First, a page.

The most recent update of its Community Guidelines bans any content found to contain misogyny, as well as the misgendering and deadnaming of transgender creators. Released Tuesday, the new guidelines also clarified any content promoting or supporting so-called conversion therapy would also be a violation of the rules, along with content that promotes disordered eating.
“Though these ideologies have long been prohibited on TikTok, we’ve heard from creators and civil society organizations that it’s important to be explicit in our Community Guidelines,” Cormac Keenan, TikTok’s head of trust and safety, wrote in a blog post about the changes. “On top of this, we hope our recent feature enabling people to add their pronouns will encourage respectful and inclusive dialogue on our platform.”
The decision to ban anti-trans content is of particular note, as an October report from Media Matters showed a deep connection between transphobia and other kinds of far-right extremism—which researchers found was then being reinforced by TikTok’s algorithm. “Exclusive interaction with anti-trans content spurred TikTok to recommend misogynistic content, racist and white supremacist content, anti-vaccine videos, antisemitic content, ableist narratives, conspiracy theories, hate symbols, and videos including general calls to violence,” wrote researchers Olivia Little and Abbie Richards. The recent change from TikTok will no doubt lessen the probability of users falling down what Little and Richards call “far-right rabbit holes.”
LGBTQ advocacy organizations like GLAAD applauded the change to the guidelines. “When anti-transgender actions like misgendering or deadnaming, or the promotion of so-called ‘conversion therapy,’ occur on platforms like TikTok, they create an unsafe environment for LGBTQ people online and too often lead to real world harm,” said Sarah Kate Ellis, president and CEO of GLAAD. “TikTok’s move to expressly prohibit this harmful content in its Community Guidelines and to adopt recommendations made in GLAAD’s 2021 Social Media Safety Index raises the standard for LGBTQ safety online and sends a message that other platforms which claim to prioritize LGBTQ safety should follow suit with substantive actions like these.”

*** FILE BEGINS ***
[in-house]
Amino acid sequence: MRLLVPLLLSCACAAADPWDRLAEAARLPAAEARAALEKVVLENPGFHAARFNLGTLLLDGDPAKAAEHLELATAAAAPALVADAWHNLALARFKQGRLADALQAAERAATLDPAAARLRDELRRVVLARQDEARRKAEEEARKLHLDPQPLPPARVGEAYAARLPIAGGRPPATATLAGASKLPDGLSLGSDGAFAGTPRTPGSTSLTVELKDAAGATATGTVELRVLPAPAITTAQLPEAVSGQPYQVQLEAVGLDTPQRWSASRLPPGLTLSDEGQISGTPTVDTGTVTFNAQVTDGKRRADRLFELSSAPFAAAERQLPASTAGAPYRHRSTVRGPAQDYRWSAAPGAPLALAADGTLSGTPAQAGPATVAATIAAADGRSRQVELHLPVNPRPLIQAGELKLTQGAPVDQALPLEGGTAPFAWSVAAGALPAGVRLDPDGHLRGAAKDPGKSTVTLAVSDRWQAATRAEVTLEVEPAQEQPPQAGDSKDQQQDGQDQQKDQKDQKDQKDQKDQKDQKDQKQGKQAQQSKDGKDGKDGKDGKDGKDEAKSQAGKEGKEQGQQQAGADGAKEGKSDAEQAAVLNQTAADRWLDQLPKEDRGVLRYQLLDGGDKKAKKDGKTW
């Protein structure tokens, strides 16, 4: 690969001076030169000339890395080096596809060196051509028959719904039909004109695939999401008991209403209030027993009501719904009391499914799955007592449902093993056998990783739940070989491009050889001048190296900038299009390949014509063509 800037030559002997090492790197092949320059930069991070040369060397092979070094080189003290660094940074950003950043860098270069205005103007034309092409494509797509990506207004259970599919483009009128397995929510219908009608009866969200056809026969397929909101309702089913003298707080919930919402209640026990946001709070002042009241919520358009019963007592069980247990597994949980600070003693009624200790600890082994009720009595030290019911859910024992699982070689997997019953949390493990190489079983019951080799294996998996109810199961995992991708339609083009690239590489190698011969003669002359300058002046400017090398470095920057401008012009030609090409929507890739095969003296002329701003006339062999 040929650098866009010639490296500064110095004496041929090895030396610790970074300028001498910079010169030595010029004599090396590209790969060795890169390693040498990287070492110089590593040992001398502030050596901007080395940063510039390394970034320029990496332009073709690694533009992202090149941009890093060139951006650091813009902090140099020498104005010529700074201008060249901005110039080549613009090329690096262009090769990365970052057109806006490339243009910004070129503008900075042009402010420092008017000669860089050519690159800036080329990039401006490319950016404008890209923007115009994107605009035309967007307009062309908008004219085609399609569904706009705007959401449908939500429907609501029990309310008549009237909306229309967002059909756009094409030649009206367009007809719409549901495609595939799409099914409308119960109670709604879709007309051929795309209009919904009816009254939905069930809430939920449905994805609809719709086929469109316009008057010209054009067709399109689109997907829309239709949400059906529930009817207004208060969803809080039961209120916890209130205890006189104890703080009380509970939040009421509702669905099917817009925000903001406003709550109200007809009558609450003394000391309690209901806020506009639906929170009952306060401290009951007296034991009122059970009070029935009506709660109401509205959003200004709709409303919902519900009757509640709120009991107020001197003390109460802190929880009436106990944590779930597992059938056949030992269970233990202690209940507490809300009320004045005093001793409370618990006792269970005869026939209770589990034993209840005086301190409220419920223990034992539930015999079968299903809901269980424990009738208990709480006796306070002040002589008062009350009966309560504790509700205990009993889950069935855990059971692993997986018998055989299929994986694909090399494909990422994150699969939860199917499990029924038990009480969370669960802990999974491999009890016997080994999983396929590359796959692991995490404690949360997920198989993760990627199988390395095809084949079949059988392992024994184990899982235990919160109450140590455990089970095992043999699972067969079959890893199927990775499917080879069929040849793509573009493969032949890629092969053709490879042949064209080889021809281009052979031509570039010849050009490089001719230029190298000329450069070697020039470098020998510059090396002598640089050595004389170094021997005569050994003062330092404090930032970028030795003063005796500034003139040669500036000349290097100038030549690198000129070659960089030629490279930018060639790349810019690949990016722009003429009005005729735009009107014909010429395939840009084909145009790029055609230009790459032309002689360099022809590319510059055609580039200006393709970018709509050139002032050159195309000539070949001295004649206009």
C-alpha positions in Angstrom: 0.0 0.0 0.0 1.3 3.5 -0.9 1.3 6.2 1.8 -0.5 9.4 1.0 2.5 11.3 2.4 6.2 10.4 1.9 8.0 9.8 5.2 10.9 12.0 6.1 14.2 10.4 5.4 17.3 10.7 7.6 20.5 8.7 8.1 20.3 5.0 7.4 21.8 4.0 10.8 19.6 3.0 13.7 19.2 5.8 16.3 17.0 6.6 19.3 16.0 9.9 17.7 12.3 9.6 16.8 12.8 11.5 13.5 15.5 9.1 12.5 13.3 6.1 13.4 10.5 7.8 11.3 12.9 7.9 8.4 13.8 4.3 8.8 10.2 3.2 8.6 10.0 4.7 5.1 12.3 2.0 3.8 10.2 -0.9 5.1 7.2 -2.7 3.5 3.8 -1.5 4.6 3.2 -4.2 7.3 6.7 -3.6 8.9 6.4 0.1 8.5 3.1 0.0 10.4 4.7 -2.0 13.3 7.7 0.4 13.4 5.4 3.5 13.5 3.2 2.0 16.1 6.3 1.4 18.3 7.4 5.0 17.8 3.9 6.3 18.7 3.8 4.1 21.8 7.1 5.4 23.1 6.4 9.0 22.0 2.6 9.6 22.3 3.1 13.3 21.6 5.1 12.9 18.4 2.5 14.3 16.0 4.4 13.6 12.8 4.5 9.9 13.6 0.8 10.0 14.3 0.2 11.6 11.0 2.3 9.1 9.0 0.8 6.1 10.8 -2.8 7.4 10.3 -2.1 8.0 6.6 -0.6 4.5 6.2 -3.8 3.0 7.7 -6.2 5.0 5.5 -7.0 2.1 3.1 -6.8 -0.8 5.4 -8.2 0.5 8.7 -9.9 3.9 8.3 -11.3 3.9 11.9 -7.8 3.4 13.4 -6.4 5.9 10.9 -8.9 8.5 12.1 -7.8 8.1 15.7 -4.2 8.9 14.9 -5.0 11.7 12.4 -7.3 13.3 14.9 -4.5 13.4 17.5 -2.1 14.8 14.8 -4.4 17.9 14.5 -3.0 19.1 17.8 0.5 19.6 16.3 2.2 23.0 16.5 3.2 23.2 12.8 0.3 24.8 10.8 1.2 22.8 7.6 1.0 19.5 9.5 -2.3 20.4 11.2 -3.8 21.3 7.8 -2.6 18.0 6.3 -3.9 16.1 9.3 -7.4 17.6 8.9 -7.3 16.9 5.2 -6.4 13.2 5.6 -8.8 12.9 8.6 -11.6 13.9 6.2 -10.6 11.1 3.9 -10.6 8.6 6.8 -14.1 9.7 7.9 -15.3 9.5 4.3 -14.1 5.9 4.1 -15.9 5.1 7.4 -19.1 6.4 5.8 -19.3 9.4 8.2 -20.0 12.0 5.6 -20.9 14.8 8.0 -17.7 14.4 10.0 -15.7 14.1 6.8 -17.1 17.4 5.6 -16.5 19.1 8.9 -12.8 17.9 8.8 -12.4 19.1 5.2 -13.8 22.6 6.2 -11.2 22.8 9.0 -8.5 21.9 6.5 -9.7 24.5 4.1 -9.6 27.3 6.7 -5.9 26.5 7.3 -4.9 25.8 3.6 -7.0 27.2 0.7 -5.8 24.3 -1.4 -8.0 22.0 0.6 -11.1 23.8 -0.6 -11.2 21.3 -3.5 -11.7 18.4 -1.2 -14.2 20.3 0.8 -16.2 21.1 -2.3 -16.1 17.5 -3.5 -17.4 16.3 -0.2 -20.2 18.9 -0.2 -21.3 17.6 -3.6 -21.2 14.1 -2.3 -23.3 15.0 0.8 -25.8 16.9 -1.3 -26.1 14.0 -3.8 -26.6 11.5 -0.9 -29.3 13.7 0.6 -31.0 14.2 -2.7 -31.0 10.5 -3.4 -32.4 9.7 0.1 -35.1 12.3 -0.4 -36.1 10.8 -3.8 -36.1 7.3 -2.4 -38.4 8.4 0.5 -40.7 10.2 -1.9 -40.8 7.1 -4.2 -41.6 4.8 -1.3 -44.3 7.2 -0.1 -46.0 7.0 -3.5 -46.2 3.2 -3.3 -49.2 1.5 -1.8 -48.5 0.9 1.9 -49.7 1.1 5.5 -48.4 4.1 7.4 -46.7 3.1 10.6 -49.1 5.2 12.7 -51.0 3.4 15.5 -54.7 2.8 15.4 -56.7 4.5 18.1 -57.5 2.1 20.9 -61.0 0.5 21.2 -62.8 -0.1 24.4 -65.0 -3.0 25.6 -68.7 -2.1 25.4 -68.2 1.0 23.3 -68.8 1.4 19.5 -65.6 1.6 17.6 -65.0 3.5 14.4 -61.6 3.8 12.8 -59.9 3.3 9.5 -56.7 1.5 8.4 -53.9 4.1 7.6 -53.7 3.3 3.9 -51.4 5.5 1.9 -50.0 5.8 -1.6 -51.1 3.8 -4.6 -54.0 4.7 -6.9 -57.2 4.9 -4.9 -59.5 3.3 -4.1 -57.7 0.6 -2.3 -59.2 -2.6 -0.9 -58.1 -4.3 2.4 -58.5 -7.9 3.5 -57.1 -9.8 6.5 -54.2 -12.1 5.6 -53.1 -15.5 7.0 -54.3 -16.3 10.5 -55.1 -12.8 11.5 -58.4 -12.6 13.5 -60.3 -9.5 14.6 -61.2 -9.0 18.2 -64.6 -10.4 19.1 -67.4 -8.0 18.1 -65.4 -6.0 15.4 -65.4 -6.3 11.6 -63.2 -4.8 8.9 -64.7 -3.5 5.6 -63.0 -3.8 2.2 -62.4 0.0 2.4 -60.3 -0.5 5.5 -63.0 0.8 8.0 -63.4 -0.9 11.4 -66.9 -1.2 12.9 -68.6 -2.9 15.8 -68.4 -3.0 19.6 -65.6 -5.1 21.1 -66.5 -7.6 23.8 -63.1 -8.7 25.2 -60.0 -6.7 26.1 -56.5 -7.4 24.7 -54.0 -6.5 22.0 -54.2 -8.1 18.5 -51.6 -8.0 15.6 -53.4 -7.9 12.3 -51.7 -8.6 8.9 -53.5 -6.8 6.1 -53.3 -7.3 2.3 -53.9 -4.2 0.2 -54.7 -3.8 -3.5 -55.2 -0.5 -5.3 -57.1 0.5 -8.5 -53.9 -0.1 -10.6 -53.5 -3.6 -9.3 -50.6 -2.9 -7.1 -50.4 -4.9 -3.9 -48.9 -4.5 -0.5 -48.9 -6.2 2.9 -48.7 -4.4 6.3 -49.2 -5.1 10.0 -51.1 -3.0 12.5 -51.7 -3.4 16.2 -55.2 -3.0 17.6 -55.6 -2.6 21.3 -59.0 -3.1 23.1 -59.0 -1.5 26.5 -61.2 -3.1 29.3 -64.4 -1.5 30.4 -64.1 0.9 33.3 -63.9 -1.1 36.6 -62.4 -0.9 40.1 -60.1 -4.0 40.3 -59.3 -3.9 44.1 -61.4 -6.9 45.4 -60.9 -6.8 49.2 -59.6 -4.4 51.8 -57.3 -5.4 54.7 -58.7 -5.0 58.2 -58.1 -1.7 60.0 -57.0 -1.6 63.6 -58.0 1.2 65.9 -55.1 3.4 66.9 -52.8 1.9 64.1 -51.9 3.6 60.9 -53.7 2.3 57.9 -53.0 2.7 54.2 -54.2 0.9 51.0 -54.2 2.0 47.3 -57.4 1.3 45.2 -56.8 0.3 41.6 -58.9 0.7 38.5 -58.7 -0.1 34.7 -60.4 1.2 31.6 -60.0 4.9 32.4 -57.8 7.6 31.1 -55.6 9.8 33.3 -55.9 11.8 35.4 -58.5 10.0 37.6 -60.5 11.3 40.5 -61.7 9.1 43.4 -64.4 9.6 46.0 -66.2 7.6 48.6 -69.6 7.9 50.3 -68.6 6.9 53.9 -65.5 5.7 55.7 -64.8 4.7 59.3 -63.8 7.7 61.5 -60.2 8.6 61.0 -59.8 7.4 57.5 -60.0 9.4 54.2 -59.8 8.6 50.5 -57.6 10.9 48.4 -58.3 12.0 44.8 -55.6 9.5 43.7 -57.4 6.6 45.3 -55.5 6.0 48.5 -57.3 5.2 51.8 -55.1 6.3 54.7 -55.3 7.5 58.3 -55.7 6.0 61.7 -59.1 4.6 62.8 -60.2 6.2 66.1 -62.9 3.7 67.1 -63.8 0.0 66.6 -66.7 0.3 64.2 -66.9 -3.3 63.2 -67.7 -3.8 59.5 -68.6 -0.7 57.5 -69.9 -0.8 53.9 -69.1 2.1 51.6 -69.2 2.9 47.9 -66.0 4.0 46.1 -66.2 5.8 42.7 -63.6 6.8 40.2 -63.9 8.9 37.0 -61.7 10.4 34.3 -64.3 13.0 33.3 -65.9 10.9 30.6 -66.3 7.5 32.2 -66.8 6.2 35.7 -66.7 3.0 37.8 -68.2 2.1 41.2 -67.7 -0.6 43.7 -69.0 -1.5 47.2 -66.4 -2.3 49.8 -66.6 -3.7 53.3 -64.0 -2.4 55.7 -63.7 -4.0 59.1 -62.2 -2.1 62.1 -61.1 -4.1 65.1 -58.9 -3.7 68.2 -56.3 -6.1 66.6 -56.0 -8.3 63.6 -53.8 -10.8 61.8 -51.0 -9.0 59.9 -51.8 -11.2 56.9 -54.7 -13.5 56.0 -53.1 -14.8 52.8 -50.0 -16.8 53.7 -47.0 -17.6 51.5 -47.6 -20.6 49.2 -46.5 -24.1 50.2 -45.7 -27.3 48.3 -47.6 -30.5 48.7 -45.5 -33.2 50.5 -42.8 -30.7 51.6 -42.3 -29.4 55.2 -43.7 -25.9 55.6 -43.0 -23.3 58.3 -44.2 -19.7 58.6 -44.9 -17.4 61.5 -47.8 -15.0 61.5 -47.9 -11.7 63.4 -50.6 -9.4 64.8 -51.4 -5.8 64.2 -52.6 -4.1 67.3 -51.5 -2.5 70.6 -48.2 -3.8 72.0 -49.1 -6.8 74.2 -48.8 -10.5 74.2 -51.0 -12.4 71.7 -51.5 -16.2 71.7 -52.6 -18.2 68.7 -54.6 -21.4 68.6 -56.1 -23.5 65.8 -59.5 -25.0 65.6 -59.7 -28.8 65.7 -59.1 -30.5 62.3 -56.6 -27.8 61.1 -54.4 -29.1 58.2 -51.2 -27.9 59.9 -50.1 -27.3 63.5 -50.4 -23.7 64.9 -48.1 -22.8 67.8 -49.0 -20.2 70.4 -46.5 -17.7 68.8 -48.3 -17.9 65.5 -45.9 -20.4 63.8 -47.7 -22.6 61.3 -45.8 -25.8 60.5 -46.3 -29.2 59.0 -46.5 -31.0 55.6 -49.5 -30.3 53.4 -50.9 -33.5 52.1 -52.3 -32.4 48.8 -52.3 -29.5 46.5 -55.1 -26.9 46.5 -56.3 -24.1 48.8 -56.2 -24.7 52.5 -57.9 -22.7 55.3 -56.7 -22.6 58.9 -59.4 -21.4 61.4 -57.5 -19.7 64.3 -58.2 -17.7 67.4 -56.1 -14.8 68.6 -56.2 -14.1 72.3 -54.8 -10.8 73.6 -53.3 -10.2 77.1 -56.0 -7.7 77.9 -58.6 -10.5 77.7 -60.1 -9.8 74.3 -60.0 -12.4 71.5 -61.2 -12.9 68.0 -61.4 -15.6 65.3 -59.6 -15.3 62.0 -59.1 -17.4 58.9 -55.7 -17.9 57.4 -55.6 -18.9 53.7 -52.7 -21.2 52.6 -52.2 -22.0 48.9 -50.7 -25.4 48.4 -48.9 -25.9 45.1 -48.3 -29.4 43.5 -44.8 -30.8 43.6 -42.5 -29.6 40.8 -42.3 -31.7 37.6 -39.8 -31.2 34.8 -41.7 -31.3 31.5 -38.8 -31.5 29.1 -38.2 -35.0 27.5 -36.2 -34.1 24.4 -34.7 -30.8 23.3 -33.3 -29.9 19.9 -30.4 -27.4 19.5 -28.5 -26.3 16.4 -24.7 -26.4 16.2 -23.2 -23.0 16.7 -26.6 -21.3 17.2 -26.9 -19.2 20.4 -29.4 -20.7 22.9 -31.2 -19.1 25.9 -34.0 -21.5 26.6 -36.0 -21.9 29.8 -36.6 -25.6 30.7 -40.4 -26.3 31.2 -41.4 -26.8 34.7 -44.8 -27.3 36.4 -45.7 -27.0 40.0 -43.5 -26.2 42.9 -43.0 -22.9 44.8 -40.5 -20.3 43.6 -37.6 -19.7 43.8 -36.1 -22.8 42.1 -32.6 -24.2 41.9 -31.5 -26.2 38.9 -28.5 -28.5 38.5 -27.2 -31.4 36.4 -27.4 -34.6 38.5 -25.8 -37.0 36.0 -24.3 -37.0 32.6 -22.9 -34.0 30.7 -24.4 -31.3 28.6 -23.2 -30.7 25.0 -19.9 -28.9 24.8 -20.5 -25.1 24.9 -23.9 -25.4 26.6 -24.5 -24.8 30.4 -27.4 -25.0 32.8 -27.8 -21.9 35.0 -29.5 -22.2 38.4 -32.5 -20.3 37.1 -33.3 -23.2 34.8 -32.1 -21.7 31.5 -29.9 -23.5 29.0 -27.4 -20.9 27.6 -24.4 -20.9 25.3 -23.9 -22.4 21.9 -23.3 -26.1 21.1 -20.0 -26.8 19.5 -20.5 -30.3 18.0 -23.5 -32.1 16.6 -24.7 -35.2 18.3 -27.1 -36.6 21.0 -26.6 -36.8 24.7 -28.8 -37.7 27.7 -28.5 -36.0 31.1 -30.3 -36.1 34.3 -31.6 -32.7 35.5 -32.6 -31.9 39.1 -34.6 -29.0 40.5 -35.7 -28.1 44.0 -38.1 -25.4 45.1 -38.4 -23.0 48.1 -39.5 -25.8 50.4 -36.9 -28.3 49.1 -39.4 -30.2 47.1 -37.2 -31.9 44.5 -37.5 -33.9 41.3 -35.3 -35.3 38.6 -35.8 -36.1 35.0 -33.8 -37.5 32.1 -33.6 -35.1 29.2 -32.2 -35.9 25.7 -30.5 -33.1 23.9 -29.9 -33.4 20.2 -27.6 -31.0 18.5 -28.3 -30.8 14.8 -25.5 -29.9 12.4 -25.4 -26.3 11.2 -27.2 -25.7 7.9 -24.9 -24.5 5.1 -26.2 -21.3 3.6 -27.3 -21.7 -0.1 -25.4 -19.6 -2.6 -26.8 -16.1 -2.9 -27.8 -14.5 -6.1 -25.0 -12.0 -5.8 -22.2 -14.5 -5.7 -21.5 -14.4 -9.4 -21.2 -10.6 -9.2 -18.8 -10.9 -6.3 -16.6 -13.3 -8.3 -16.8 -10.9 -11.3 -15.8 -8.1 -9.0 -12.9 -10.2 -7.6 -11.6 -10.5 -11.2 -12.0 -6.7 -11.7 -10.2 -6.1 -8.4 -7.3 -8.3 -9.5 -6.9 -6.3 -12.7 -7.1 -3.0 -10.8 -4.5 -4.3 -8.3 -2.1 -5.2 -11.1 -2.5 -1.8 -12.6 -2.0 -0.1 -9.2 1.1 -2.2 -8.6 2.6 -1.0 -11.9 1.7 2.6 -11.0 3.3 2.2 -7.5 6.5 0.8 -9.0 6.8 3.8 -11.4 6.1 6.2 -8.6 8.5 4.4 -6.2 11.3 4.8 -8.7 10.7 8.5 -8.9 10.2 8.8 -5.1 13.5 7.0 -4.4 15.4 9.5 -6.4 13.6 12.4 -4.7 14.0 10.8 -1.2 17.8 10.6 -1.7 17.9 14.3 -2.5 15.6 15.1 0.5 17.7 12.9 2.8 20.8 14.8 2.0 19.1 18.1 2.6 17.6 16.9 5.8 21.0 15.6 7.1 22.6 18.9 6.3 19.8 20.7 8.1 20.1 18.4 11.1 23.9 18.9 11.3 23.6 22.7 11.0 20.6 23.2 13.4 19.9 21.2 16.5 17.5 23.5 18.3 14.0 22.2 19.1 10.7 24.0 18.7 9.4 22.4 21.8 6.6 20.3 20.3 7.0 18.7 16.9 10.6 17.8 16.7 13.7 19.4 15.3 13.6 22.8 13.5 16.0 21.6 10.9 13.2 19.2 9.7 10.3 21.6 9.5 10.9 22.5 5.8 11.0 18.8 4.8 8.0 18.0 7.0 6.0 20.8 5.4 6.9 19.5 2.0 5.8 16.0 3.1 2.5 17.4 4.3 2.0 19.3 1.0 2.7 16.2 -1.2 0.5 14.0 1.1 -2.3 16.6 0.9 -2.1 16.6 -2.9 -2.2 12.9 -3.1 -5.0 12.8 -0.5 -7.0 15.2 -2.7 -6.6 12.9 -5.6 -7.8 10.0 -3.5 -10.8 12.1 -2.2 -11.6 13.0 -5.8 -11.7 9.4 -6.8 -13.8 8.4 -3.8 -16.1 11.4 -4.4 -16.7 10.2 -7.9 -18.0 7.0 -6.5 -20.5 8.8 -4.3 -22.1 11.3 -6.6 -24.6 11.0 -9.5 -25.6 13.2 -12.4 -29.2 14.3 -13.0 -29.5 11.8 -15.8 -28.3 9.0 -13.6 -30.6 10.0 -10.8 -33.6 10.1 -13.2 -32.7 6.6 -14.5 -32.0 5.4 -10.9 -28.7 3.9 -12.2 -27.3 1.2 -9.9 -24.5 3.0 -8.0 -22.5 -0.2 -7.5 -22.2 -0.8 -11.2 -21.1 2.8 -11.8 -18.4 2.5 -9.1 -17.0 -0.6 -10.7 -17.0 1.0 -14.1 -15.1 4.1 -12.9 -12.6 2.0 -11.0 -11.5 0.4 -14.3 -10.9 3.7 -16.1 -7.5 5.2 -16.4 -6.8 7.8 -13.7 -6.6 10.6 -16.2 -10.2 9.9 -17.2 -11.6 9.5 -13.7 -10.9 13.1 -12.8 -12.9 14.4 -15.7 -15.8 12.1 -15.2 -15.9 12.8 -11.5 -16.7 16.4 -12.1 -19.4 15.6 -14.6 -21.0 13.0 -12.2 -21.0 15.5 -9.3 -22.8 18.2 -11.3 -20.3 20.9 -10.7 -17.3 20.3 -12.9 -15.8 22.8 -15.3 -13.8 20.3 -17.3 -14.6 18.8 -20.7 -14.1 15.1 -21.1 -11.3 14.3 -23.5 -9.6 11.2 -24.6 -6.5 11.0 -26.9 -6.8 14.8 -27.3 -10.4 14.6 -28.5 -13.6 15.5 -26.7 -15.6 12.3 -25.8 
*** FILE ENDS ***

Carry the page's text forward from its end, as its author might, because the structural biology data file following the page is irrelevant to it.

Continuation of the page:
The past decade has seen a rise in trans and gender non-conforming visibility and representation. Even still, GLAAD’s Social Media Safety Index called the problem of anti-LGBTQ hate speech and misinformation “a public health and safety issue.” More anti-trans bills were introduced in state legislatures in 2021 than in any previous year on record, and trans advocates are projecting that 2022 could see even more discriminatory laws than ever before.
Trans creators are not a small portion of the app’s users, with some popular trans influencers, like Ve’ondre Mitchell, on the platform garnering over 300 million likes on their content—part of a move towards radical authenticity as a method of political and social resistance. This shift in TikTok’s priorities shows a positive push towards normalizing trans people and stigmatizing transphobia and homophobia. But it is just the first of many necessary steps to protect trans people, both on and offline.